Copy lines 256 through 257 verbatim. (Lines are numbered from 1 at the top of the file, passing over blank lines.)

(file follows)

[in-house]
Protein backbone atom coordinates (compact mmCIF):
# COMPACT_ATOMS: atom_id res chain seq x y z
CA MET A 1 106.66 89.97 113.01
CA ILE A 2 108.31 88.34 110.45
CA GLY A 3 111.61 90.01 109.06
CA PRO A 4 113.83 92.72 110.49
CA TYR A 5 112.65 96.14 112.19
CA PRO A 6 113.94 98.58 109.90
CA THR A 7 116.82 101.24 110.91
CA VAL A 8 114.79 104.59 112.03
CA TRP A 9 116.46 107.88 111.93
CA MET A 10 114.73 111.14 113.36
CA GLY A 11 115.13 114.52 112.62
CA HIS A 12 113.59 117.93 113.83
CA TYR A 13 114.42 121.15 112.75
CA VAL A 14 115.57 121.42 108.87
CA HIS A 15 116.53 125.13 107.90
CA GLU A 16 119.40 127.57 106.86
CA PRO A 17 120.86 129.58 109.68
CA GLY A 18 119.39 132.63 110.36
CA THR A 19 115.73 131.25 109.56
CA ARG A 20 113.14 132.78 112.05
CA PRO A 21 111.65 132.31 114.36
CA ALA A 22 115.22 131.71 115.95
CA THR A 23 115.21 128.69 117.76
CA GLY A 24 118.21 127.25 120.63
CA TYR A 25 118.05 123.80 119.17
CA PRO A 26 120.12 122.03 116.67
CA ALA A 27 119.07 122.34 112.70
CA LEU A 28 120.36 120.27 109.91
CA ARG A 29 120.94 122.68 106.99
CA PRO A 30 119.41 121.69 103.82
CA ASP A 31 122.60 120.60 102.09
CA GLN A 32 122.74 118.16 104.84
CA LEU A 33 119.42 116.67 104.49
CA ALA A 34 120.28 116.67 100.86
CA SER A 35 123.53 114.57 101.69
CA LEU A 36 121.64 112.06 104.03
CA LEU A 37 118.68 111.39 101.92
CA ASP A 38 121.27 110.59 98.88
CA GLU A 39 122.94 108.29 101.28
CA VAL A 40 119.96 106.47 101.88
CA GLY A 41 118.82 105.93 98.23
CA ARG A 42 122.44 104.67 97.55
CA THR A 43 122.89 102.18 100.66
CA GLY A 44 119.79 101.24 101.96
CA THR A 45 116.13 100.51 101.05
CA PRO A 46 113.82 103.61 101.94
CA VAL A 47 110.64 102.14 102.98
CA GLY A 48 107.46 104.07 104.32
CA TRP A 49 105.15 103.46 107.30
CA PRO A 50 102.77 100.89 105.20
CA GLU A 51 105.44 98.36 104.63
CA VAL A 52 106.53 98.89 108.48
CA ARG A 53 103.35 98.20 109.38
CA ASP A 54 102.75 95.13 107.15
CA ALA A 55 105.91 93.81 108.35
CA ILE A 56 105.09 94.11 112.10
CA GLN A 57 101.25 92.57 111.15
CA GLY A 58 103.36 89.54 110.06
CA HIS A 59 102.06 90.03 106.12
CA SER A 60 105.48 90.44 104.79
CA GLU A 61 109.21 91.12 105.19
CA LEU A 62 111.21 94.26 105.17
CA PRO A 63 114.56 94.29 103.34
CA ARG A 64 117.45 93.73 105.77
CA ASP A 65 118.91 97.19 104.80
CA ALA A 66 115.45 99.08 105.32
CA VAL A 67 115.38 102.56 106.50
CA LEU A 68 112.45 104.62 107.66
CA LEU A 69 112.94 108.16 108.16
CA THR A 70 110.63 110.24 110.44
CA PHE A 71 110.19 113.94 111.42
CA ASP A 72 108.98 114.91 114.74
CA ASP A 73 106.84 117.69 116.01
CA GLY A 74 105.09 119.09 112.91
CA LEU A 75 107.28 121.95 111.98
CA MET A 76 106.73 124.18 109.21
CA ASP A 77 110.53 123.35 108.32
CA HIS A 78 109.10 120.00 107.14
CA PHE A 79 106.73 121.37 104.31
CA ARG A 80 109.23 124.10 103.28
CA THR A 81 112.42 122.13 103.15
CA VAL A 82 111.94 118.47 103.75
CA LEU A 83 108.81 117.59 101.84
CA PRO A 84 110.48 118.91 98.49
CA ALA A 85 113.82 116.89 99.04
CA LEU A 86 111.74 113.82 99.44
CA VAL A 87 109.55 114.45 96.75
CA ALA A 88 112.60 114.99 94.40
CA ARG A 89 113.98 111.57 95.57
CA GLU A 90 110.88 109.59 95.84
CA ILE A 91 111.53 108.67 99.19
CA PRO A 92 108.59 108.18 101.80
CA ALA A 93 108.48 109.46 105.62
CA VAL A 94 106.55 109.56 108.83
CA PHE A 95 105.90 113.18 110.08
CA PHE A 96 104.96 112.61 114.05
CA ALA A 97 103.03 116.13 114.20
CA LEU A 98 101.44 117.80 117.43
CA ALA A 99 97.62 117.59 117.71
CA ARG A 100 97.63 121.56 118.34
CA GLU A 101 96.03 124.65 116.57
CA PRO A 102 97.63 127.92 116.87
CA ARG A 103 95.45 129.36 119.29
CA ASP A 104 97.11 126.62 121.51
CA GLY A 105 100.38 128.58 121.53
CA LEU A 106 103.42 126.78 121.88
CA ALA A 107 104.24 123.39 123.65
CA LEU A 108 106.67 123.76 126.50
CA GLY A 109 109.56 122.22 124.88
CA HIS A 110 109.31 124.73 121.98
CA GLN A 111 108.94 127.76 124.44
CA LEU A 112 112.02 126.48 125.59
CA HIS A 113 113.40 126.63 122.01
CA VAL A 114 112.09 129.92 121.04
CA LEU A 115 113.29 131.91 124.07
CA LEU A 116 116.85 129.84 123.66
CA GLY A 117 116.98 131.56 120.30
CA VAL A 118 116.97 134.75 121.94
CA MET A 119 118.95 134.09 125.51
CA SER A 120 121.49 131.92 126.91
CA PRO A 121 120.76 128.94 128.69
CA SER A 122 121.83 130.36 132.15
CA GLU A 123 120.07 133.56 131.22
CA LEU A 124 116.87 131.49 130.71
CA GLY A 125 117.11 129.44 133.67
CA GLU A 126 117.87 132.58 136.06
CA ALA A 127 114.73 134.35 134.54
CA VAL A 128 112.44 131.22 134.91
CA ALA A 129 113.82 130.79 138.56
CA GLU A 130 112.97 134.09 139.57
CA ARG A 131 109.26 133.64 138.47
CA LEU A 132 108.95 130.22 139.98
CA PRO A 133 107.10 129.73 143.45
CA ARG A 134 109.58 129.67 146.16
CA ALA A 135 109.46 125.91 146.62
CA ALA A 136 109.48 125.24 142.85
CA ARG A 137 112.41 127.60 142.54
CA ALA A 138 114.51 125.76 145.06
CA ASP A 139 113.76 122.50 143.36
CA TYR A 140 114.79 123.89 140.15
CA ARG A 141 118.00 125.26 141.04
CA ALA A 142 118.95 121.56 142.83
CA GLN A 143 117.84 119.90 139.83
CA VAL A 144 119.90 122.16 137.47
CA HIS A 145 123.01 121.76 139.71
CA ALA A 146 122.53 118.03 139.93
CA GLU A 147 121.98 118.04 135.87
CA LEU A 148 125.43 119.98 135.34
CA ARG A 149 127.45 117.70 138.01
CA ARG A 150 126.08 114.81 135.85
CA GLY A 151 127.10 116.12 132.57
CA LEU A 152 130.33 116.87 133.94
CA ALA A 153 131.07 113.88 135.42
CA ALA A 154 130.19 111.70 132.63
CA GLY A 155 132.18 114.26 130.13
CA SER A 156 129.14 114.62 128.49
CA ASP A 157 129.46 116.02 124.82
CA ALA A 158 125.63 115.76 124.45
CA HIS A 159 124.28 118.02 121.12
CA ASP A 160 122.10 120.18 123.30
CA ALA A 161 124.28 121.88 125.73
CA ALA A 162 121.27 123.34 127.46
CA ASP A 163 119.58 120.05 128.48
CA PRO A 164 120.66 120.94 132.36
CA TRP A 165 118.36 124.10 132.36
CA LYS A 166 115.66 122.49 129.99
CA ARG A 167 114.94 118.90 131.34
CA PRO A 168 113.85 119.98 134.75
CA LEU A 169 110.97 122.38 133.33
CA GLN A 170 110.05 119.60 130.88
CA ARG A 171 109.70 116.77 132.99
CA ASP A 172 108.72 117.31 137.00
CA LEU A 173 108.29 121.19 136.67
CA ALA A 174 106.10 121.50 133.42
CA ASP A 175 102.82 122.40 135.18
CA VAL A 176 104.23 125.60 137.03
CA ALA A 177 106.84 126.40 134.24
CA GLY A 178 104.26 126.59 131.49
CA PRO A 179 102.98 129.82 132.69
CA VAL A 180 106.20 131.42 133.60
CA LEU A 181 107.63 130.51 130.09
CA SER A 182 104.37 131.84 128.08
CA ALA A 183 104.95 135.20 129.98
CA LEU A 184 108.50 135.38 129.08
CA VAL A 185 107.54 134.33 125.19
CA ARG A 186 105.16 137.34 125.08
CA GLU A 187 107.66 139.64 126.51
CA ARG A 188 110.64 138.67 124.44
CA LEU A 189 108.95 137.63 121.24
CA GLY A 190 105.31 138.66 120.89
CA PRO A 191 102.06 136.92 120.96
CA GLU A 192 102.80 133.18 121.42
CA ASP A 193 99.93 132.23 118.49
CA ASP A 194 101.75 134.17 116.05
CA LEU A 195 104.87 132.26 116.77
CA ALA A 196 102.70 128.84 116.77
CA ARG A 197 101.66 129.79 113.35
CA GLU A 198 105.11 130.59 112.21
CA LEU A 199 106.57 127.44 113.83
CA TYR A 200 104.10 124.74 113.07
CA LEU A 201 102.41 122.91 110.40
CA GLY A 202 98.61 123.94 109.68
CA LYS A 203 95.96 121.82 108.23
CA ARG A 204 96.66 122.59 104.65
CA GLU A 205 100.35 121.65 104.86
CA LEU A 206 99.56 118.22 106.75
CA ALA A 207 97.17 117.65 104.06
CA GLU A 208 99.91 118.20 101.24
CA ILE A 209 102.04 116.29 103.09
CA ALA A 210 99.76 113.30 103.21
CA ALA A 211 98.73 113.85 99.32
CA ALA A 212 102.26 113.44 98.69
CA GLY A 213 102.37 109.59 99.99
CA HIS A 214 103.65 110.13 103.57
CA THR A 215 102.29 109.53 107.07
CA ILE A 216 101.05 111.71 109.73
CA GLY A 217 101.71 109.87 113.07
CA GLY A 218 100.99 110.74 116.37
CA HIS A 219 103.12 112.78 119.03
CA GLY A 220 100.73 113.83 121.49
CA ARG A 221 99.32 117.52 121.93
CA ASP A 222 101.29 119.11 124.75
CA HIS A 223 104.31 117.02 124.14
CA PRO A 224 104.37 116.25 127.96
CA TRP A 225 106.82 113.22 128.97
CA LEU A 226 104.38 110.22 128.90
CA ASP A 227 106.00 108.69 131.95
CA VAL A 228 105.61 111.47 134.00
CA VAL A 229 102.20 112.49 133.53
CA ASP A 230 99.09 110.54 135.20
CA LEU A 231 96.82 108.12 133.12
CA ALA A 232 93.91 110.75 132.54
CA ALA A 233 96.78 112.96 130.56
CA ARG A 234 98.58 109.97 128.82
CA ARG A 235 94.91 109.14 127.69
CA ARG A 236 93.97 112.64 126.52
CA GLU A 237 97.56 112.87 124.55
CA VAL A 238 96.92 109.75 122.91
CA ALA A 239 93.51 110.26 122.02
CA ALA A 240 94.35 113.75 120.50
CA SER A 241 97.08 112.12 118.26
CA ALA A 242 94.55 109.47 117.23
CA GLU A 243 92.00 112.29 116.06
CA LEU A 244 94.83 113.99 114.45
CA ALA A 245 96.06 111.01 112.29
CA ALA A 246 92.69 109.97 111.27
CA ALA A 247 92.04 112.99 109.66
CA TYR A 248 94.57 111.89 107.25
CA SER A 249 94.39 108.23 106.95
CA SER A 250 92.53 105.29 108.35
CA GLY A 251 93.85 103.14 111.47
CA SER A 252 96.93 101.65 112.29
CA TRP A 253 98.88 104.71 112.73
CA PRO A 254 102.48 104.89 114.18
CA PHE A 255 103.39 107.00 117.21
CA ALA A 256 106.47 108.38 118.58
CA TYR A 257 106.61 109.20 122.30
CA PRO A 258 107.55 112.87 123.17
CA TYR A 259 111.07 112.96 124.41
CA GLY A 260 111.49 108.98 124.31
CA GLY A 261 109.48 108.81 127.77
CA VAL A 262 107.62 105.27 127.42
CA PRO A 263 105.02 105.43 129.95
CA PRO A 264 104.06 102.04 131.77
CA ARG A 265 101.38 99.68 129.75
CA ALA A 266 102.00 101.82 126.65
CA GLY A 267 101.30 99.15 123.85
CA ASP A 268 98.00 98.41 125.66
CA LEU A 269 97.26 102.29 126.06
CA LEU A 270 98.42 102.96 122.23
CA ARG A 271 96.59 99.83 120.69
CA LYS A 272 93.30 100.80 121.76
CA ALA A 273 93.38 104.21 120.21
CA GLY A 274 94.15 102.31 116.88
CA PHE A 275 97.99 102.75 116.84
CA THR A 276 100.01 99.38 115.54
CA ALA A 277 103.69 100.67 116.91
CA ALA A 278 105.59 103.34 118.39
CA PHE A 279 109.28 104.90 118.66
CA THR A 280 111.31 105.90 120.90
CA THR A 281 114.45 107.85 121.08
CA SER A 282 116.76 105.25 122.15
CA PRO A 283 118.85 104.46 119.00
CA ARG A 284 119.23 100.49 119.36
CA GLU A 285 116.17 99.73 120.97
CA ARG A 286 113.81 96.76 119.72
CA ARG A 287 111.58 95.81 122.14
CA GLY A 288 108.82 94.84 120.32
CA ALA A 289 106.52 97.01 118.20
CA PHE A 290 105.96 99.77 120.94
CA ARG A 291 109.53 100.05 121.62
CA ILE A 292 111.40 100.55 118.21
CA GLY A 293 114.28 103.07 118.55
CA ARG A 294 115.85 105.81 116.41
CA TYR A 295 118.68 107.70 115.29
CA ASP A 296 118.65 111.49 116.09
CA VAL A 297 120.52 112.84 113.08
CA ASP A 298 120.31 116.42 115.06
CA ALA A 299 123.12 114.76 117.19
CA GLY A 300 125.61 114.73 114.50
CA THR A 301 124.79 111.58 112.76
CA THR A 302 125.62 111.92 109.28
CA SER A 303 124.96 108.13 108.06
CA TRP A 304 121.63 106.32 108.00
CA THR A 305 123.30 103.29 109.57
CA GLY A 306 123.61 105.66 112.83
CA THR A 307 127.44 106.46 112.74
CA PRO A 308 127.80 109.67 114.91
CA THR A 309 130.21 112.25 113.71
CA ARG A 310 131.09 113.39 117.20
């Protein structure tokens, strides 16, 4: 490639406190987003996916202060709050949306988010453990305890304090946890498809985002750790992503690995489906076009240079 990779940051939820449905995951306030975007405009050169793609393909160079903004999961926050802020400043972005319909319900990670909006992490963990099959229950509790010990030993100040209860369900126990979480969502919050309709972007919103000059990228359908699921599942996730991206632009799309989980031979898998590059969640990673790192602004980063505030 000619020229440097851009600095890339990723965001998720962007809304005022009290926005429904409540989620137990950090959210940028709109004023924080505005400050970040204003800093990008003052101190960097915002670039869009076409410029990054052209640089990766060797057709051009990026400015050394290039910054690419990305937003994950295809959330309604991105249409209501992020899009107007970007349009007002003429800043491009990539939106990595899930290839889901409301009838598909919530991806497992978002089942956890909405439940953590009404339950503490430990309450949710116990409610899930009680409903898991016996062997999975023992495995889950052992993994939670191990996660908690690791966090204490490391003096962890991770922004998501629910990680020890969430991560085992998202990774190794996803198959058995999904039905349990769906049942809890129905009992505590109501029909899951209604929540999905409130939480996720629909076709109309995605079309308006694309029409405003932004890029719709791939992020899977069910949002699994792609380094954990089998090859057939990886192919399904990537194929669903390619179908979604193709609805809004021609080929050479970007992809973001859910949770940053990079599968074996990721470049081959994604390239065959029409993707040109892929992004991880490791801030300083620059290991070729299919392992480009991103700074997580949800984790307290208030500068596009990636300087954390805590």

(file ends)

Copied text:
CA TRP A 253 98.88 104.71 112.73
CA PRO A 254 102.48 104.89 114.18